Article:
How first responders cope after tragedy - WTOC-TV: Savannah, Beaufort, SC, News, Weather & Sports

How first responders cope after tragedy

(Source: WTOC) (Source: WTOC)

Five people died on Interstate 16 Wednesday morning after a head-on collision near the Pooler Parkway exit.

A tragedy like this affects more than just those who knew these victims. It also takes a toll on those who are first to the scene, like first responders.

WTOC spoke to experts about how these firefighters, police and EMS are able to do their job and cope with what they are seeing.

Usually it's not when they are in the moment doing their job on scene. It’s the days after that they start to realize just how it's impacting them.

Officials from the International Association of Firefighters said there's a program called the "coming out of the shadows." It's an initiative that helps with post-traumatic stress disorder and all of the stressors that come with being a firefighter.

Firefighters are encouraged to seek these services after being on the scene of a traumatic event, like Wednesday’s major crash on I-16.

This was the third major crash on I-16 in the last year. A total of 15 people have died.

The president of the Savannah Firefighters Association said he can relate to what those first responders are dealing with.

"Those memories will always be present, but I think what you do is, you know that you did what you could. You did the best you could, and in some instances, you made life better for other people,” Savannah Firefighters Association President Bob Milie said.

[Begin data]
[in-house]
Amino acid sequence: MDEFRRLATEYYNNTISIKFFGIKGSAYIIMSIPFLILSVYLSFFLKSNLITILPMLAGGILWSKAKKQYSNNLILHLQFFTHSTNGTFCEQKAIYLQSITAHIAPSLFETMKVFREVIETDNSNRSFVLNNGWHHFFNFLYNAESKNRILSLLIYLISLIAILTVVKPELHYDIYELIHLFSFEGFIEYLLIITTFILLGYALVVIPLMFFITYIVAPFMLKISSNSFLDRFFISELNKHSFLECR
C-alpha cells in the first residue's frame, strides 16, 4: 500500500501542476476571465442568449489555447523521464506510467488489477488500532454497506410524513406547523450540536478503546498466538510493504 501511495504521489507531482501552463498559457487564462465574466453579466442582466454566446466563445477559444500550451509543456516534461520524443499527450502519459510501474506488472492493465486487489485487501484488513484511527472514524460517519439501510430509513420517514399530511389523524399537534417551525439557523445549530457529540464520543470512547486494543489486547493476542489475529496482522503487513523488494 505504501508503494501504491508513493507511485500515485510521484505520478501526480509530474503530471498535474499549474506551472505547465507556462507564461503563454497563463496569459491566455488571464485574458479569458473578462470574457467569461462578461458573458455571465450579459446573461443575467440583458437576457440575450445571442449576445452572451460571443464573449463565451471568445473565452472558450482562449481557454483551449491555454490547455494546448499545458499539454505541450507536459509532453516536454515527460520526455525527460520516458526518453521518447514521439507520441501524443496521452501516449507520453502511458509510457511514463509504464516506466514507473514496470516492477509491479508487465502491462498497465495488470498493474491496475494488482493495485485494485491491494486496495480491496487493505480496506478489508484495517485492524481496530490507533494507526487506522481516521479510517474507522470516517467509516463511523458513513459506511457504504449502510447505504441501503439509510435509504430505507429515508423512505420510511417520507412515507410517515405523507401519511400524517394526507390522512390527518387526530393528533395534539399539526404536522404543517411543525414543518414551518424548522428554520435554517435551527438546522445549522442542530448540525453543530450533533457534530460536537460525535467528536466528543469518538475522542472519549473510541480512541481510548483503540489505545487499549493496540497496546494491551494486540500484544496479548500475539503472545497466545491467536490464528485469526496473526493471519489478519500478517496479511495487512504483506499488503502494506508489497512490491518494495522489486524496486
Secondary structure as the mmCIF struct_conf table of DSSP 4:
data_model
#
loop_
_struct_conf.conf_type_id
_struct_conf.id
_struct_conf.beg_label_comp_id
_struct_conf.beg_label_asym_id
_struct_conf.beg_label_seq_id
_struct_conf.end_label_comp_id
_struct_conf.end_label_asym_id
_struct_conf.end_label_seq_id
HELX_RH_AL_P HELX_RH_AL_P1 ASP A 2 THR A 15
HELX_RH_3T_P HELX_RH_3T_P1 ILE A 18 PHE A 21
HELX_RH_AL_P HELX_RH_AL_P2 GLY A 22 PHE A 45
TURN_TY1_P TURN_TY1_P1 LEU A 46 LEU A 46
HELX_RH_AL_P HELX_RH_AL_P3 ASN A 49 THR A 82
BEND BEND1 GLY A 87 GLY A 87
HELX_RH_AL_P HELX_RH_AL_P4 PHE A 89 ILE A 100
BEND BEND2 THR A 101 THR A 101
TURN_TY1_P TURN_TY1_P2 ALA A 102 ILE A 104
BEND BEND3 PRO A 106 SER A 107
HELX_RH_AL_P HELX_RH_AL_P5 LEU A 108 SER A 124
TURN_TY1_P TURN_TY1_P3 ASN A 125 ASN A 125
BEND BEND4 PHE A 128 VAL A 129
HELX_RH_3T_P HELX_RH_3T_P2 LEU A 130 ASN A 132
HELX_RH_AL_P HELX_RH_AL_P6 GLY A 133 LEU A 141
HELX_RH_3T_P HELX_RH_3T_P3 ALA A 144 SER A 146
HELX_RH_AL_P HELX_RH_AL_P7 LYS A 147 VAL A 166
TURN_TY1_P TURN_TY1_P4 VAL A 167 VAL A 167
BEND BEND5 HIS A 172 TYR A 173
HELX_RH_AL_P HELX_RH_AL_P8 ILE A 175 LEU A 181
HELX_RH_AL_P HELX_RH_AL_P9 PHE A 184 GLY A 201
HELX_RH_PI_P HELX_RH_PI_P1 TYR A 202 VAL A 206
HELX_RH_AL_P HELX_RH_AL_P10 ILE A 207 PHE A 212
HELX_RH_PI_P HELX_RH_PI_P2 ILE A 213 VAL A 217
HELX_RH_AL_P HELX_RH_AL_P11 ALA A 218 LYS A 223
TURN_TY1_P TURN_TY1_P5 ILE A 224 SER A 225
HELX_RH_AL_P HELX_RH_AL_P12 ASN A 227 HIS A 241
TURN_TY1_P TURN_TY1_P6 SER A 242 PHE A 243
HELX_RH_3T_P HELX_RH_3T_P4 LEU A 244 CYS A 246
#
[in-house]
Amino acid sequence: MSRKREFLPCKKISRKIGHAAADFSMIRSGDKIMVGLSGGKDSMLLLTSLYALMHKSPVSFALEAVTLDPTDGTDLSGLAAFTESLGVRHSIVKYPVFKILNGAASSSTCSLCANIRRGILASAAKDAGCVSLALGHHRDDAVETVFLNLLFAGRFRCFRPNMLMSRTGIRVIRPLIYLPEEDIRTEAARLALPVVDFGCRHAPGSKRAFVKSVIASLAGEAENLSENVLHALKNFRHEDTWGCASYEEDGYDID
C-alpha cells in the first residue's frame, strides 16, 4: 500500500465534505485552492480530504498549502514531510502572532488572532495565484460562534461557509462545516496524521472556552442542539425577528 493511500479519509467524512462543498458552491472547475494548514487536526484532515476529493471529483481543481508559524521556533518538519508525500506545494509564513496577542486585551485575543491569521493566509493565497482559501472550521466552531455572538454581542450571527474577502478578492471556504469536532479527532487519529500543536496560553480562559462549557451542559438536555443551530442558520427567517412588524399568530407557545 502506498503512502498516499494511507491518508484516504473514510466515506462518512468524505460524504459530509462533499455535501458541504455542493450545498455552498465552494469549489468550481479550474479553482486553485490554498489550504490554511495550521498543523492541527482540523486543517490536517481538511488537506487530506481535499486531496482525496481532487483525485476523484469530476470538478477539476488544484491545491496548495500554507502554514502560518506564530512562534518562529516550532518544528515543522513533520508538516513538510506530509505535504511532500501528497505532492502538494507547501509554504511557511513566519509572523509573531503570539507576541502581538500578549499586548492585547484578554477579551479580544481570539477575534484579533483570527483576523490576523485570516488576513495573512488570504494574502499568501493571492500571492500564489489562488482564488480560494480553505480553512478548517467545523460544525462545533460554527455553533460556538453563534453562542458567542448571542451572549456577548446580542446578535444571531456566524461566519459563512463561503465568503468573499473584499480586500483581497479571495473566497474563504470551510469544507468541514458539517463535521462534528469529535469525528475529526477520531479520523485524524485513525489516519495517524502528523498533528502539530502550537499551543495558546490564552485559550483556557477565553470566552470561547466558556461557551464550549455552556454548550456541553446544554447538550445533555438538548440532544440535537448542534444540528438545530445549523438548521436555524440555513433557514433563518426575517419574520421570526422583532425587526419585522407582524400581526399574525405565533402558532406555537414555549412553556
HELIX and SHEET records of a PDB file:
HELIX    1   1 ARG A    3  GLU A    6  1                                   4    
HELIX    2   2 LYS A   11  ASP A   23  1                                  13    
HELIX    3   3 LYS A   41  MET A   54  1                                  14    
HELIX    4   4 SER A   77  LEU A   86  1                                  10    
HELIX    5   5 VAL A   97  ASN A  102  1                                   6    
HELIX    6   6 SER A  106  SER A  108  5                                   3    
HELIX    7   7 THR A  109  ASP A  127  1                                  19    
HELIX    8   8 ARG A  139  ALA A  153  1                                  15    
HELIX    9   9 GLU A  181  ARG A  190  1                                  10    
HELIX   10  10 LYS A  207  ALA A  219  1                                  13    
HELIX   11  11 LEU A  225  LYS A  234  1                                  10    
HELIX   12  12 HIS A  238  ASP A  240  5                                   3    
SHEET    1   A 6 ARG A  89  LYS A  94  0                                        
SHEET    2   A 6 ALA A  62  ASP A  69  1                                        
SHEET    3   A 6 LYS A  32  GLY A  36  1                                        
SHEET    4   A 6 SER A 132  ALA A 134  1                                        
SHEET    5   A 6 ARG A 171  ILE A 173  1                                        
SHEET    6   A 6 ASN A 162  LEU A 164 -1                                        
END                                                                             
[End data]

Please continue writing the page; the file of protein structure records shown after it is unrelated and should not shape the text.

Sometimes these scenes can be so overwhelming that help is called in for these first responders while they are on the scene.

Southside Fire Department has a chaplain who goes out to scenes to help anyone there who may be having trouble emotionally.

He said that his primary job is just to go out to these scenes to listen and be an ear for someone who just needs to talk through and process what they are dealing with.

He hopes many of the folks who were out on the scene Wednesday took Thursday off to do something other than work, something positive like hanging out with family, friends or going to the movies

He said it's important that first responders give themselves time to cope because they will live with these events the rest of their lives.

"If I had gotten here sooner could I have stopped it? Could I have saved one of them? Those questions go through your mind. Did I do everything I could do for these people? And those don't go away after they get to the hospital and drop the patient off. Those may go one for several days after," Southside Fire Chaplain Dale Simmons said.

These guys are often the last one to see someone alive and so many family members will come by and want to know if their loved one said anything or if they were in pain.

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